–At Middletown Springs Elementary School their EMG volunteer ran a 6-week summer Garden Club for students, Wednesdays, 1-3 pm, during the summer school program.
Click here for more examples of ongoing EMG projects at community-based gardens.
How to request an ongoing project?
Once the EMG volunteer submits the request, the process for project approval involves EMG staff and the local EMG chapter where the request is being made. Approval of the project is based on the number and distribution of projects already active in the area and if they’re getting enough support, as well as whether the proposed project meets the needs of the area.
Approved projects must be coordinated by a Certified EMG, serving as project leader. Responsibilities of the project leader includes: recruiting, training and coordinating other EMG volunteers, leading activities, and reporting to state EMG staff. Click here for advice from EMG project leaders and community partners on running a successful project.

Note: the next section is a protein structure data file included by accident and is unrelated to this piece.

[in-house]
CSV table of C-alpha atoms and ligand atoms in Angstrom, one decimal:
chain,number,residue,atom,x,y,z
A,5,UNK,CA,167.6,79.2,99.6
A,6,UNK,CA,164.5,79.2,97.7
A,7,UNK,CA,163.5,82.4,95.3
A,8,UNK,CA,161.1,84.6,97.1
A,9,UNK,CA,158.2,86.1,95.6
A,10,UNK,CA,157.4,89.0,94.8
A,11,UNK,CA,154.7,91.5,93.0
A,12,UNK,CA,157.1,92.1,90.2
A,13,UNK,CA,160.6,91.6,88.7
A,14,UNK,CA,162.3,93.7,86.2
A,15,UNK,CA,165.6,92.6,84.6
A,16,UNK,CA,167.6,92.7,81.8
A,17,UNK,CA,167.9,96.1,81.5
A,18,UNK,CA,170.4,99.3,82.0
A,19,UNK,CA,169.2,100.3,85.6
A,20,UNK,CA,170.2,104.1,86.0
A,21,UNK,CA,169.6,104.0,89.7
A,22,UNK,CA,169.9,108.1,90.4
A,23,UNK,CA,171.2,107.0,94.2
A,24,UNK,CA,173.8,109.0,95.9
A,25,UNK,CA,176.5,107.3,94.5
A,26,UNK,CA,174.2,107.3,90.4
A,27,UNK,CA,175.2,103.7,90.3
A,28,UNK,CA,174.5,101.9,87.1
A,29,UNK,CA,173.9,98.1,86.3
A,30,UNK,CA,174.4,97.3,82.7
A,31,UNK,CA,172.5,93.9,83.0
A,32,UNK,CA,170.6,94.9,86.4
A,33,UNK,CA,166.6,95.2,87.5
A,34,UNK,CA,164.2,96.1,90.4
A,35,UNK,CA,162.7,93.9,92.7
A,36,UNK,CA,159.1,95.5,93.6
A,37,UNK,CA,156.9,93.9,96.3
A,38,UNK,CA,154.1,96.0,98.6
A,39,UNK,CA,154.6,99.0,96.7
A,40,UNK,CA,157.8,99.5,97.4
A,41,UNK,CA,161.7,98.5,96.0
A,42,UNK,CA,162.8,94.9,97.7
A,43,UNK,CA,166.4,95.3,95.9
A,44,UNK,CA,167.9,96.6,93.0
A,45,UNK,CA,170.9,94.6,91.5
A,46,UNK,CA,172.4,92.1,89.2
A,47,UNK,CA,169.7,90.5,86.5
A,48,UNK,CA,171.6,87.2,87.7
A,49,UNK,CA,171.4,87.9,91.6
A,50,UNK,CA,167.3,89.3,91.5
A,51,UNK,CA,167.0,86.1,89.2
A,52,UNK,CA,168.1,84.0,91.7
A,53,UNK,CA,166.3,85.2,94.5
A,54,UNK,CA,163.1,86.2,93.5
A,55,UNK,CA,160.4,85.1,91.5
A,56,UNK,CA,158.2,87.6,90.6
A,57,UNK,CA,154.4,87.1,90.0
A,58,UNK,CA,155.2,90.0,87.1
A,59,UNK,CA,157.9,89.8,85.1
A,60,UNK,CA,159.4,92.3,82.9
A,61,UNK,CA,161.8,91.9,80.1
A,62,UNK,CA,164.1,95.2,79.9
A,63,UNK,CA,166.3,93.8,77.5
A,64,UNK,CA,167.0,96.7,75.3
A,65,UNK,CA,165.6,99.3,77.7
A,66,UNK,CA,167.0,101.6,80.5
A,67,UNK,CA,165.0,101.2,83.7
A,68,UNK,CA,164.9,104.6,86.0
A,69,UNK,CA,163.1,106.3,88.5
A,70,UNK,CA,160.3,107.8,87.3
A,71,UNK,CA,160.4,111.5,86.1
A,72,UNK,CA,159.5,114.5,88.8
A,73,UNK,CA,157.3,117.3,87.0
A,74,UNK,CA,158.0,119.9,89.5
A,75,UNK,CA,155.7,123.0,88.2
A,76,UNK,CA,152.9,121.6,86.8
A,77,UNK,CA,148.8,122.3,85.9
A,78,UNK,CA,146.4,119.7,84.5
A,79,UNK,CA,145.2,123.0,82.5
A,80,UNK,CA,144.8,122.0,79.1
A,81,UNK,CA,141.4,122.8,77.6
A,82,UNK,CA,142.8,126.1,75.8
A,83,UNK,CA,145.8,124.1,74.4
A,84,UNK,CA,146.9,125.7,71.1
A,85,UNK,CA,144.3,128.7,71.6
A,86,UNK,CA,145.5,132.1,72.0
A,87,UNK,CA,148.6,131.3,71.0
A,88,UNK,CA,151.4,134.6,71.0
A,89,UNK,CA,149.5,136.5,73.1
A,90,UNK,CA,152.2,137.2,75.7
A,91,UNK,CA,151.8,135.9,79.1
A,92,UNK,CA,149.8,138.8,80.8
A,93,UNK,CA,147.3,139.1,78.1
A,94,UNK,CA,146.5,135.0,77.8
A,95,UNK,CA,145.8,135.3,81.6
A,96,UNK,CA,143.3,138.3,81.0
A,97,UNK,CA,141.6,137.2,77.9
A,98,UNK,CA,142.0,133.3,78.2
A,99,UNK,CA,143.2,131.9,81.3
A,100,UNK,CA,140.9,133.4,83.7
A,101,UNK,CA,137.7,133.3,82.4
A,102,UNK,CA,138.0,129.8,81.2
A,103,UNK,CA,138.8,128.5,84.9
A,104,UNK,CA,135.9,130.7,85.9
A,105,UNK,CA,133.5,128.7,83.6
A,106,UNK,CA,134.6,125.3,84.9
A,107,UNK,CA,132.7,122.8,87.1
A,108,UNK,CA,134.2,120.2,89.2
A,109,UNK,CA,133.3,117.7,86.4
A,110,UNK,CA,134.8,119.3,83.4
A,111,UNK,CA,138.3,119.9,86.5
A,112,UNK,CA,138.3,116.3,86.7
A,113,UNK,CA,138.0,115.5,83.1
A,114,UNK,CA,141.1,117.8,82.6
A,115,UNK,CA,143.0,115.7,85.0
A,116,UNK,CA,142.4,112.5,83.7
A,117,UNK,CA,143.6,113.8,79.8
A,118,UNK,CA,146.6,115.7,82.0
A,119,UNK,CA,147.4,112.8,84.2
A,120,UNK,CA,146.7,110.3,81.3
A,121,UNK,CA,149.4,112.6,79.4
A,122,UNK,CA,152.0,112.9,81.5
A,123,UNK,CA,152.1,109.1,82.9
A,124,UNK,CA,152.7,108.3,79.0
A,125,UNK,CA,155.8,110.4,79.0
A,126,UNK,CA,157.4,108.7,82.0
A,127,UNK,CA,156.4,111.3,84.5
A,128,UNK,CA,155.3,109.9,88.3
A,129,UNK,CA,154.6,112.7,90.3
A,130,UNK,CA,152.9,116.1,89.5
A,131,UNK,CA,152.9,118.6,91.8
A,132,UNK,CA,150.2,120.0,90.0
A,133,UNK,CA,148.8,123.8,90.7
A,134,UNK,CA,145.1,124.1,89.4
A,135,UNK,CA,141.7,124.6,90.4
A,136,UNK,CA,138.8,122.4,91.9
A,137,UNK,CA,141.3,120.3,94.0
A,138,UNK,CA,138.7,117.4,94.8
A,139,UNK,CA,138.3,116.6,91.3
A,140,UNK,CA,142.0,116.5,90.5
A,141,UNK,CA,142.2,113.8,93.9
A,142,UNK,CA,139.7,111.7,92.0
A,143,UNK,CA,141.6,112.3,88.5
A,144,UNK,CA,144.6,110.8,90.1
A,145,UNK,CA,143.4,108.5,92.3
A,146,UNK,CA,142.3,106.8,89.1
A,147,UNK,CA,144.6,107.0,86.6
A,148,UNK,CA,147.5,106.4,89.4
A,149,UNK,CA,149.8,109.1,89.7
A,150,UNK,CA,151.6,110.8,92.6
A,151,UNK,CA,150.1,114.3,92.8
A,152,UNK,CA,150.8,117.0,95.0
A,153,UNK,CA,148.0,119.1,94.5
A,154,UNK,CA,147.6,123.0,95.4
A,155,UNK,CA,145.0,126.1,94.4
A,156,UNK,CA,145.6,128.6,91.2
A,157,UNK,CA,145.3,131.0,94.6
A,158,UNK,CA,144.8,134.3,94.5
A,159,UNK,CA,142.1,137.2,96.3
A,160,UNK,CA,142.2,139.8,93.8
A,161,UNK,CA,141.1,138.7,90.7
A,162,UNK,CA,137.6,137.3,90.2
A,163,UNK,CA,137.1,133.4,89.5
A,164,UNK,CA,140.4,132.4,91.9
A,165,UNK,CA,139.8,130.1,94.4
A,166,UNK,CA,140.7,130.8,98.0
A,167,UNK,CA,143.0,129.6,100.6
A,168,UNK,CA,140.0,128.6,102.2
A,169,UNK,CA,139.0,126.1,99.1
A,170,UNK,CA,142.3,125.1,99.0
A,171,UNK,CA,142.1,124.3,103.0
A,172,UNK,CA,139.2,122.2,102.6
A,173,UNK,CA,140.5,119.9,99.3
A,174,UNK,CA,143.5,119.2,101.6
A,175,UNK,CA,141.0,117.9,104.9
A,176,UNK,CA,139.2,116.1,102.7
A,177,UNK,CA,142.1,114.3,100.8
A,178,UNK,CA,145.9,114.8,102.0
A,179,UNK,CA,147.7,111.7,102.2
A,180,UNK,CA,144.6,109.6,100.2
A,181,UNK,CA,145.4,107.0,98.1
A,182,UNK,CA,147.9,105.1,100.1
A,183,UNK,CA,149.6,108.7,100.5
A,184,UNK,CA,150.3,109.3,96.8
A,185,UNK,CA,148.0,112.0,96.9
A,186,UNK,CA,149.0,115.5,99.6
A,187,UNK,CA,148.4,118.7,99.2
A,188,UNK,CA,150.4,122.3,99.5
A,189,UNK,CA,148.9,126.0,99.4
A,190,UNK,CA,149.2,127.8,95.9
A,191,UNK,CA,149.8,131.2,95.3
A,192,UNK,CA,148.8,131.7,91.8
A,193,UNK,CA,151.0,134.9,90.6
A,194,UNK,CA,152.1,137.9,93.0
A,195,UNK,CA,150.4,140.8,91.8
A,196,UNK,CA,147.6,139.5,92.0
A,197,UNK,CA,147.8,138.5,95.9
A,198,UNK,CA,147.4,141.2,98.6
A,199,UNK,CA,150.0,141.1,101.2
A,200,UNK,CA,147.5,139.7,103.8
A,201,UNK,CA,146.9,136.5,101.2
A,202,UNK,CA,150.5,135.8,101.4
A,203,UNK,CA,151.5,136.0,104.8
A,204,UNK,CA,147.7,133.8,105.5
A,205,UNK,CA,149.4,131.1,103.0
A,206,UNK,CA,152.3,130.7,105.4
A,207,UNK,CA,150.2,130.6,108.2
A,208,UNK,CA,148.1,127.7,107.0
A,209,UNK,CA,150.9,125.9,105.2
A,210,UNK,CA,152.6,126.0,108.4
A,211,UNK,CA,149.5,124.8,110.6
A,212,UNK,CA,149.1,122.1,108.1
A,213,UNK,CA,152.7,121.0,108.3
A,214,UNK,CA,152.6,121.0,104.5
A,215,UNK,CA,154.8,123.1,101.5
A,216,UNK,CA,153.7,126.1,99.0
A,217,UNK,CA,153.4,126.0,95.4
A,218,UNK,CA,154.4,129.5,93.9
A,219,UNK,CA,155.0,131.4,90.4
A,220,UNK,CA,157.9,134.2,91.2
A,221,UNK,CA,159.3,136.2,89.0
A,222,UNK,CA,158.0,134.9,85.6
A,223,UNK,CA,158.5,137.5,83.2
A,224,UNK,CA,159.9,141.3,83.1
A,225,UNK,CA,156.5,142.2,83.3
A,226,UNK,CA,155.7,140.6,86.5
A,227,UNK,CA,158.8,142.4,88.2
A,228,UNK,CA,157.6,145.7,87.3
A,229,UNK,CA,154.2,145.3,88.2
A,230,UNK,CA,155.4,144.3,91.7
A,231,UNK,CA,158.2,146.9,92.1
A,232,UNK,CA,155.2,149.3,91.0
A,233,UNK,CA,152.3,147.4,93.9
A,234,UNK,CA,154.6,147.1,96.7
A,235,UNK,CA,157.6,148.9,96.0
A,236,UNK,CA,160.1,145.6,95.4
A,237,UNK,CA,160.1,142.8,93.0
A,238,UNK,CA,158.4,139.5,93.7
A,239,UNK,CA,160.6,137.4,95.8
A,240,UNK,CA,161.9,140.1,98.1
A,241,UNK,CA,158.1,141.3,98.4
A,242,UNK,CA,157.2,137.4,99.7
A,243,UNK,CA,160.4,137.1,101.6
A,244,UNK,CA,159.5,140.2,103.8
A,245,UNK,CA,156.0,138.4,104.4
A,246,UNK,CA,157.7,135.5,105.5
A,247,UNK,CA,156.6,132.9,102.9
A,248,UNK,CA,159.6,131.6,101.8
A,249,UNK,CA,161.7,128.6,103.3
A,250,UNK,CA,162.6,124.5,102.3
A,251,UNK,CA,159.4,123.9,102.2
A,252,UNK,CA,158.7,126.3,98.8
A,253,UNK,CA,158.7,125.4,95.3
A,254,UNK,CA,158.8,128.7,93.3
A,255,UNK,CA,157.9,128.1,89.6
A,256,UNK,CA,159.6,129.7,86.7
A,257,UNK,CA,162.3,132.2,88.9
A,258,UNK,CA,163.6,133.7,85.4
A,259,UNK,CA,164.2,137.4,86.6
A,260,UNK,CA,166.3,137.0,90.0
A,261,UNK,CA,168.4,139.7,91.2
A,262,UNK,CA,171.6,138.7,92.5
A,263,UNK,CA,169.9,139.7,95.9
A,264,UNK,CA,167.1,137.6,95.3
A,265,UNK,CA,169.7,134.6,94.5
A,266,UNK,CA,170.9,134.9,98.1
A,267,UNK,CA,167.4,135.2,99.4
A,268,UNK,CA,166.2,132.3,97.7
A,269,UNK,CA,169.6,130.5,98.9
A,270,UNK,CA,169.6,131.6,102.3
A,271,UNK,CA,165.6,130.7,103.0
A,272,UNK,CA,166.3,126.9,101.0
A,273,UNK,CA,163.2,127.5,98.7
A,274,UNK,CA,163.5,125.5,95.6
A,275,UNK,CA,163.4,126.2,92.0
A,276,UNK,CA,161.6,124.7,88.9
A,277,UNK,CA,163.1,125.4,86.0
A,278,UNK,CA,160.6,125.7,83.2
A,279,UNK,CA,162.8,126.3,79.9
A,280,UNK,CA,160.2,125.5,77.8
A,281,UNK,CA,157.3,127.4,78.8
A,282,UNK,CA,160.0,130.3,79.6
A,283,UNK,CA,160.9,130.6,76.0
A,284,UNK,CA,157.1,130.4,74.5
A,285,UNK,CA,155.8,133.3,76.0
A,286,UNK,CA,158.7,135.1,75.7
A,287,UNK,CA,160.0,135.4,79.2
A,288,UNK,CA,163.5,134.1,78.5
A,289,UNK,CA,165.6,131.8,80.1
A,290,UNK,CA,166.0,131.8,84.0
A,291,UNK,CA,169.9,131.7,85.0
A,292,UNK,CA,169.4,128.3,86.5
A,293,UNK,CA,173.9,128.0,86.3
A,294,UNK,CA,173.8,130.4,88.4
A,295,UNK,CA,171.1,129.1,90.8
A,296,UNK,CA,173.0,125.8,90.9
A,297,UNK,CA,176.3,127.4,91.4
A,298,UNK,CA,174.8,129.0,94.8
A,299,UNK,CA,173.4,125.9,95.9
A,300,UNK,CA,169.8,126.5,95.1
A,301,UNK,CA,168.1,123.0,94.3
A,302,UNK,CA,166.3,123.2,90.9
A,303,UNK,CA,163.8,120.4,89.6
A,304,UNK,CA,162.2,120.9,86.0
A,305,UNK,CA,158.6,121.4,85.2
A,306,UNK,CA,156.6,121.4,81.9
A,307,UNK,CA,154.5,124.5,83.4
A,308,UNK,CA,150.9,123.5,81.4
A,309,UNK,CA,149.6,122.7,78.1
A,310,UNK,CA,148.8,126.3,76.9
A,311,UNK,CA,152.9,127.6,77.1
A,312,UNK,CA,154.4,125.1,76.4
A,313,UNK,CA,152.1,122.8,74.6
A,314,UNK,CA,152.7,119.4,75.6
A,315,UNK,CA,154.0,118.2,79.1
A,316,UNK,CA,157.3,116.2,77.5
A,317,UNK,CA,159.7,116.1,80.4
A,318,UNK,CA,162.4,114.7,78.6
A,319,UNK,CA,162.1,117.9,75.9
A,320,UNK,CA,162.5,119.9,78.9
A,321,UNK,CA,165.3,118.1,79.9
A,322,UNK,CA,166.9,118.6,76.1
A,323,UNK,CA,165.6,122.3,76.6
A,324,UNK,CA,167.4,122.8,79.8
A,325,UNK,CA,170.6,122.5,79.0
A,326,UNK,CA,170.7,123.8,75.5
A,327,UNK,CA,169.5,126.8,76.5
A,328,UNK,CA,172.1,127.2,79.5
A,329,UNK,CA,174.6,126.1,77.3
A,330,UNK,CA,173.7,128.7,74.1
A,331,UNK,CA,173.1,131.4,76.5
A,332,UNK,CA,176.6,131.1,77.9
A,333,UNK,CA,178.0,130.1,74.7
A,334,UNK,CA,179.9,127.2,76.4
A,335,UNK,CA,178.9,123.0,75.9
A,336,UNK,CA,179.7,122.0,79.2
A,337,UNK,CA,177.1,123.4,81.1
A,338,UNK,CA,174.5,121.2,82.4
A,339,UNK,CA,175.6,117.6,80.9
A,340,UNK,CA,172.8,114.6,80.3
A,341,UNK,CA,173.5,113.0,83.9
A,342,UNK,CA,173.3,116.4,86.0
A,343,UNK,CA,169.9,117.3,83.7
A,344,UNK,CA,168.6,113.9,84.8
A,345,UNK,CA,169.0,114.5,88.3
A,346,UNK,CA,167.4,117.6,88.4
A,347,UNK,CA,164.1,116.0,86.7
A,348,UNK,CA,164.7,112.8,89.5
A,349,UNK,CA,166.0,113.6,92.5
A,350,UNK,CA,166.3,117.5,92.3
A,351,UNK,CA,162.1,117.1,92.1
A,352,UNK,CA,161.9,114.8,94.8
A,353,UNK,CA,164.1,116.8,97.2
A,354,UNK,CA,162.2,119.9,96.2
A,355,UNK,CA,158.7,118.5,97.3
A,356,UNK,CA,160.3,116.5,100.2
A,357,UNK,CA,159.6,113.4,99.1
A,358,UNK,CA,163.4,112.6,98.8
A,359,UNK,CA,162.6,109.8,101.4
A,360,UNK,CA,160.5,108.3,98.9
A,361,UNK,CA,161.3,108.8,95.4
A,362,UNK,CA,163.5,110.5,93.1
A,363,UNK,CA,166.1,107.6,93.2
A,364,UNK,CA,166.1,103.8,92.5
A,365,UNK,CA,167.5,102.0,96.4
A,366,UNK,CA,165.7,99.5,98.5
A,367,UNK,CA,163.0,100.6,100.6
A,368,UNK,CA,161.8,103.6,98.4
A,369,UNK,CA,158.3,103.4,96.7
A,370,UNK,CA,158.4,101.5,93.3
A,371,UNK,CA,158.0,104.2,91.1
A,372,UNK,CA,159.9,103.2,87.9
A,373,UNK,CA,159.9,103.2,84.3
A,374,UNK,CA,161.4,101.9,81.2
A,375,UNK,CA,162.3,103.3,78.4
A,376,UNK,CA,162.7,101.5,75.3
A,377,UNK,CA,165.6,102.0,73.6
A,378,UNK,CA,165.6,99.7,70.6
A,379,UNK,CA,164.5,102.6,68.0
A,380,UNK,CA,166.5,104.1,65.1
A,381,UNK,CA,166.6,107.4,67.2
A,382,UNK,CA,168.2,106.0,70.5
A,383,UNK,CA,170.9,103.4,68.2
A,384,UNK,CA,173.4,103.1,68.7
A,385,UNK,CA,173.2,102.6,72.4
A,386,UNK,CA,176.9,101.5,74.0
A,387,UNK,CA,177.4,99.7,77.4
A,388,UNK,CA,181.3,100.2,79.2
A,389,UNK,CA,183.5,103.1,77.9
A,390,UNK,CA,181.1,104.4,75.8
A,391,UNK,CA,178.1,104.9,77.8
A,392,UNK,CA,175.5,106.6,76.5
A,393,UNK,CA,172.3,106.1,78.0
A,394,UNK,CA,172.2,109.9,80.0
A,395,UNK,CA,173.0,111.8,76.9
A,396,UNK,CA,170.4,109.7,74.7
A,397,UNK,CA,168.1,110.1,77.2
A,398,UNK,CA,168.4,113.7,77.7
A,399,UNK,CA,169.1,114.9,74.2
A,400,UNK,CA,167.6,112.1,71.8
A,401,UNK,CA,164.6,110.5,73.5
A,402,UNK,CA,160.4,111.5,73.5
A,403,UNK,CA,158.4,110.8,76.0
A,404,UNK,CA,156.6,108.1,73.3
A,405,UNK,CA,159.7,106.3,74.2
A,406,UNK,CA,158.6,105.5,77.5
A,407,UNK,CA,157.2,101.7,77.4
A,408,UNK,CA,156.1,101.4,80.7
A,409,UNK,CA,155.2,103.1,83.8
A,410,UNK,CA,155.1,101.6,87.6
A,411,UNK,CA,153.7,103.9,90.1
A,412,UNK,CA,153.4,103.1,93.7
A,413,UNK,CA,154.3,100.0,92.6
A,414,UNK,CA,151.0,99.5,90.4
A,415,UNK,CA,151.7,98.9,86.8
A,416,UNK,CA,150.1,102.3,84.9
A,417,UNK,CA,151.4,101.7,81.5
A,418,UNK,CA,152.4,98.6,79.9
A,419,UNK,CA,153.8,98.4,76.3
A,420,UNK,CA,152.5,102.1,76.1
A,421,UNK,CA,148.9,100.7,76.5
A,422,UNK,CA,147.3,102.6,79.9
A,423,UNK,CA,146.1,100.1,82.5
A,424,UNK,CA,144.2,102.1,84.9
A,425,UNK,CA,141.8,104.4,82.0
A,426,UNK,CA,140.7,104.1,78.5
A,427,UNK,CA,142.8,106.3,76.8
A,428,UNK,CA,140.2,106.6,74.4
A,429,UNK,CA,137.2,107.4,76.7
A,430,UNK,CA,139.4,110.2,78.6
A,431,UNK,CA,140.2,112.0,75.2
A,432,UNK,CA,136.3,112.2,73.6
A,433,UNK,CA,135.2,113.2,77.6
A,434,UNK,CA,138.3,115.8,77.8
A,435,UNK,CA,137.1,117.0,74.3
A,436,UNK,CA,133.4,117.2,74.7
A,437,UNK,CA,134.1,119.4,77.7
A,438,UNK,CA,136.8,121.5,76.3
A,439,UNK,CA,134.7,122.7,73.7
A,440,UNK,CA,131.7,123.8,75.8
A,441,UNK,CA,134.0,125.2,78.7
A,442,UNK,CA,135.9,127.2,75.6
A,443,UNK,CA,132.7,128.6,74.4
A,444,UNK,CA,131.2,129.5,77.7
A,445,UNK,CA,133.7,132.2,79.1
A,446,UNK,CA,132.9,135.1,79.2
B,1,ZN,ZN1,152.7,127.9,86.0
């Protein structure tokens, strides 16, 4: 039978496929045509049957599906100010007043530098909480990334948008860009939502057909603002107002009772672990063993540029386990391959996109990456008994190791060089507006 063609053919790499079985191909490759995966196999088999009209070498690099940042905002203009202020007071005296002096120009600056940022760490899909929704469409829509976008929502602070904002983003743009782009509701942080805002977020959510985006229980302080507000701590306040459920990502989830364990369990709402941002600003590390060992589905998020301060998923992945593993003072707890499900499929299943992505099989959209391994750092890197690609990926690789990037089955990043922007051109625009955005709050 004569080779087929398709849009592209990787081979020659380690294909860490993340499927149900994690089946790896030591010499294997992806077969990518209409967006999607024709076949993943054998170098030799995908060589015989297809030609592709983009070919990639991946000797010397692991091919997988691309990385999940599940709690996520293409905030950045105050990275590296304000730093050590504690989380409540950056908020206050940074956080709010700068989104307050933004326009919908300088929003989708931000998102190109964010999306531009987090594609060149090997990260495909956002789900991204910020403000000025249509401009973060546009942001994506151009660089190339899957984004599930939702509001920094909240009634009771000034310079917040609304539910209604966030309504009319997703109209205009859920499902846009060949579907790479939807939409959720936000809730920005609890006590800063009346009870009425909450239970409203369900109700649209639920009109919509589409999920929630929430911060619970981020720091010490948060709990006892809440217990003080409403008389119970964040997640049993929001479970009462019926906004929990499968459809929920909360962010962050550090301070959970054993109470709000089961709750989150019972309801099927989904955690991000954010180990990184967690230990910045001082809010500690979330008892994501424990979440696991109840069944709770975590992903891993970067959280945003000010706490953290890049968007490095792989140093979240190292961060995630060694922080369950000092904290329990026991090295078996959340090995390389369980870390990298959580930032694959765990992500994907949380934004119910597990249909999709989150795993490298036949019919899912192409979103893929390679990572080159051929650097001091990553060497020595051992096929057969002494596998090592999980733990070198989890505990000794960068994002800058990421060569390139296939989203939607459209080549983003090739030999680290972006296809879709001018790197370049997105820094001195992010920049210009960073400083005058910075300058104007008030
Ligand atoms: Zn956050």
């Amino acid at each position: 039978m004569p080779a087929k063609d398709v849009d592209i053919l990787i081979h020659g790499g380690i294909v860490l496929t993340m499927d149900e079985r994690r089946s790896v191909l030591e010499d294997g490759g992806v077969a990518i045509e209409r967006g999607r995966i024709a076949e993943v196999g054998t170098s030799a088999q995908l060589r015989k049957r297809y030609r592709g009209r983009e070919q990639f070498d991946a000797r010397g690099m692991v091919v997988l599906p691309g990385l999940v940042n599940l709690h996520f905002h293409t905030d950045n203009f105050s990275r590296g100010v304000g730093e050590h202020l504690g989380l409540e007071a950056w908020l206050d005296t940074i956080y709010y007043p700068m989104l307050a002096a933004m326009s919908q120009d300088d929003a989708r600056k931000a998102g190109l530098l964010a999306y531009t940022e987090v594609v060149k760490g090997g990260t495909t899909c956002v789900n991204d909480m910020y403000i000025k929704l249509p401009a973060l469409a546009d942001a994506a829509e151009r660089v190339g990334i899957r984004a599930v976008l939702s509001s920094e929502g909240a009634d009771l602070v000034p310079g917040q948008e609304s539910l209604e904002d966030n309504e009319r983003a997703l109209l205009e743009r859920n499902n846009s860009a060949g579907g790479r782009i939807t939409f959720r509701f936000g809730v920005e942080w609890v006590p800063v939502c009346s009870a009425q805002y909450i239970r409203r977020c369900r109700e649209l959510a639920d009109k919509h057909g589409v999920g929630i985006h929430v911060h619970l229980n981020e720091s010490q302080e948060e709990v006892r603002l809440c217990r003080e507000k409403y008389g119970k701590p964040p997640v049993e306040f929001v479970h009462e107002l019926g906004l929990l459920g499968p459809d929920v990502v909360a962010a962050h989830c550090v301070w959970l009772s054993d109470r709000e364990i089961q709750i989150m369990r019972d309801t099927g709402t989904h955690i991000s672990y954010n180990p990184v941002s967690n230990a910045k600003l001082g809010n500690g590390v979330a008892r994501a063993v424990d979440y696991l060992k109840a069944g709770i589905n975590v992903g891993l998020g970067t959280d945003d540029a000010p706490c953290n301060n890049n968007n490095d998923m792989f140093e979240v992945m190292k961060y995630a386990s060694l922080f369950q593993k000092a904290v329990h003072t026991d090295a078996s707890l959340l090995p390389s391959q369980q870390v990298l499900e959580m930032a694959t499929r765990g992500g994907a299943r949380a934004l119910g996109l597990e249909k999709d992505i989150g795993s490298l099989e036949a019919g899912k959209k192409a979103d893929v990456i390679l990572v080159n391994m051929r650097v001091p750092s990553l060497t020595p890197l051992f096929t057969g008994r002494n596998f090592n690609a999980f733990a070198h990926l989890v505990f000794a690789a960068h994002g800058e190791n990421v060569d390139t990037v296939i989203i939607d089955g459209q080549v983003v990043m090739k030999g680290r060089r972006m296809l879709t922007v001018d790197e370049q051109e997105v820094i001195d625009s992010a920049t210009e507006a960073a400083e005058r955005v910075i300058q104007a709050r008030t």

- The Extension Master Gardener Hotline provides volunteers to help with your gardening questions. EMG volunteers are available via the hotline, currently on Mondays and Thursdays, 9am-12pm, at 1-800-639-2230. More info and updated hours can be found on the website under “Ask a Master Gardener.”
Words from Extension Master Gardener project leaders:
“Our residents are proud of their association with the Master Gardener program and they know we’re available if needed to help them succeed.”
– Christina Shaw, Benson Heights Community Garden
“The expertise of Extension Master Gardeners helps both individuals and garden groups be more successful.” – Faith Alexandre, Upper Valley Haven Gardens
For more advice from Vermont EMG project leaders and their projects read on.